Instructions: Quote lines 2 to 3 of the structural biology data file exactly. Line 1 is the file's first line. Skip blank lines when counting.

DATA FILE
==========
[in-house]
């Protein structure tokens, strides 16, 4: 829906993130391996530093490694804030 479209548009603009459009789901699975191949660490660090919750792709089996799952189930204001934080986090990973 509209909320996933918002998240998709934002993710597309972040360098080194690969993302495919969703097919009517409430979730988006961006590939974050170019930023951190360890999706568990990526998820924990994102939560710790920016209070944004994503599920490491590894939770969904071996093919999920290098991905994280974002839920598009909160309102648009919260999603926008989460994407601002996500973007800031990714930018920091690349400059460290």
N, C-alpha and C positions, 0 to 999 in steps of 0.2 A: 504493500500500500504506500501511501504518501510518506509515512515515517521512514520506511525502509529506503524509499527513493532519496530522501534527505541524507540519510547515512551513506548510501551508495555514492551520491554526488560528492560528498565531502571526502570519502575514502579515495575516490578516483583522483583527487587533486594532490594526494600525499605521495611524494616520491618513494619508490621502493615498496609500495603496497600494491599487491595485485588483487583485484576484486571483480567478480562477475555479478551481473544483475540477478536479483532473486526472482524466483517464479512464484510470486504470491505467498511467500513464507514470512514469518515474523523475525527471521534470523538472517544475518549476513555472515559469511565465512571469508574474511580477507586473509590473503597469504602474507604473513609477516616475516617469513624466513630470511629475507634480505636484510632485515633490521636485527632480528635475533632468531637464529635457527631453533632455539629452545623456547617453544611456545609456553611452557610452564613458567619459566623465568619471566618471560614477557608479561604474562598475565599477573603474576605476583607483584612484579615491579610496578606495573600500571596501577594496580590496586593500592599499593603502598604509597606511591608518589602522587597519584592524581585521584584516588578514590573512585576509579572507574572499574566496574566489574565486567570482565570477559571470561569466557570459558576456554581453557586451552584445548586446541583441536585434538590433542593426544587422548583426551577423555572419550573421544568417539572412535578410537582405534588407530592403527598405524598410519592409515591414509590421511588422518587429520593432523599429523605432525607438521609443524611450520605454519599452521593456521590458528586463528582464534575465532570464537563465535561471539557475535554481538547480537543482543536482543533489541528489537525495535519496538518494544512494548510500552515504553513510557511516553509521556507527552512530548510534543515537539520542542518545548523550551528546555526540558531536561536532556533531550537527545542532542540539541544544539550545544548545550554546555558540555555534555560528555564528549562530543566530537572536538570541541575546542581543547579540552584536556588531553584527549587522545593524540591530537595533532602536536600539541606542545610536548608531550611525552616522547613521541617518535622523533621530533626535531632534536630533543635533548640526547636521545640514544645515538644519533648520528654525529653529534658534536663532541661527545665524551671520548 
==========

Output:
């Protein structure tokens, strides 16, 4: 829906993130391996530093490694804030 479209548009603009459009789901699975191949660490660090919750792709089996799952189930204001934080986090990973 509209909320996933918002998240998709934002993710597309972040360098080194690969993302495919969703097919009517409430979730988006961006590939974050170019930023951190360890999706568990990526998820924990994102939560710790920016209070944004994503599920490491590894939770969904071996093919999920290098991905994280974002839920598009909160309102648009919260999603926008989460994407601002996500973007800031990714930018920091690349400059460290």
N, C-alpha and C positions, 0 to 999 in steps of 0.2 A: 504493500500500500504506500501511501504518501510518506509515512515515517521512514520506511525502509529506503524509499527513493532519496530522501534527505541524507540519510547515512551513506548510501551508495555514492551520491554526488560528492560528498565531502571526502570519502575514502579515495575516490578516483583522483583527487587533486594532490594526494600525499605521495611524494616520491618513494619508490621502493615498496609500495603496497600494491599487491595485485588483487583485484576484486571483480567478480562477475555479478551481473544483475540477478536479483532473486526472482524466483517464479512464484510470486504470491505467498511467500513464507514470512514469518515474523523475525527471521534470523538472517544475518549476513555472515559469511565465512571469508574474511580477507586473509590473503597469504602474507604473513609477516616475516617469513624466513630470511629475507634480505636484510632485515633490521636485527632480528635475533632468531637464529635457527631453533632455539629452545623456547617453544611456545609456553611452557610452564613458567619459566623465568619471566618471560614477557608479561604474562598475565599477573603474576605476583607483584612484579615491579610496578606495573600500571596501577594496580590496586593500592599499593603502598604509597606511591608518589602522587597519584592524581585521584584516588578514590573512585576509579572507574572499574566496574566489574565486567570482565570477559571470561569466557570459558576456554581453557586451552584445548586446541583441536585434538590433542593426544587422548583426551577423555572419550573421544568417539572412535578410537582405534588407530592403527598405524598410519592409515591414509590421511588422518587429520593432523599429523605432525607438521609443524611450520605454519599452521593456521590458528586463528582464534575465532570464537563465535561471539557475535554481538547480537543482543536482543533489541528489537525495535519496538518494544512494548510500552515504553513510557511516553509521556507527552512530548510534543515537539520542542518545548523550551528546555526540558531536561536532556533531550537527545542532542540539541544544539550545544548545550554546555558540555555534555560528555564528549562530543566530537572536538570541541575546542581543547579540552584536556588531553584527549587522545593524540591530537595533532602536536600539541606542545610536548608531550611525552616522547613521541617518535622523533621530533626535531632534536630533543635533548640526547636521545640514544645515538644519533648520528654525529653529534658534536663532541661527545665524551671520548 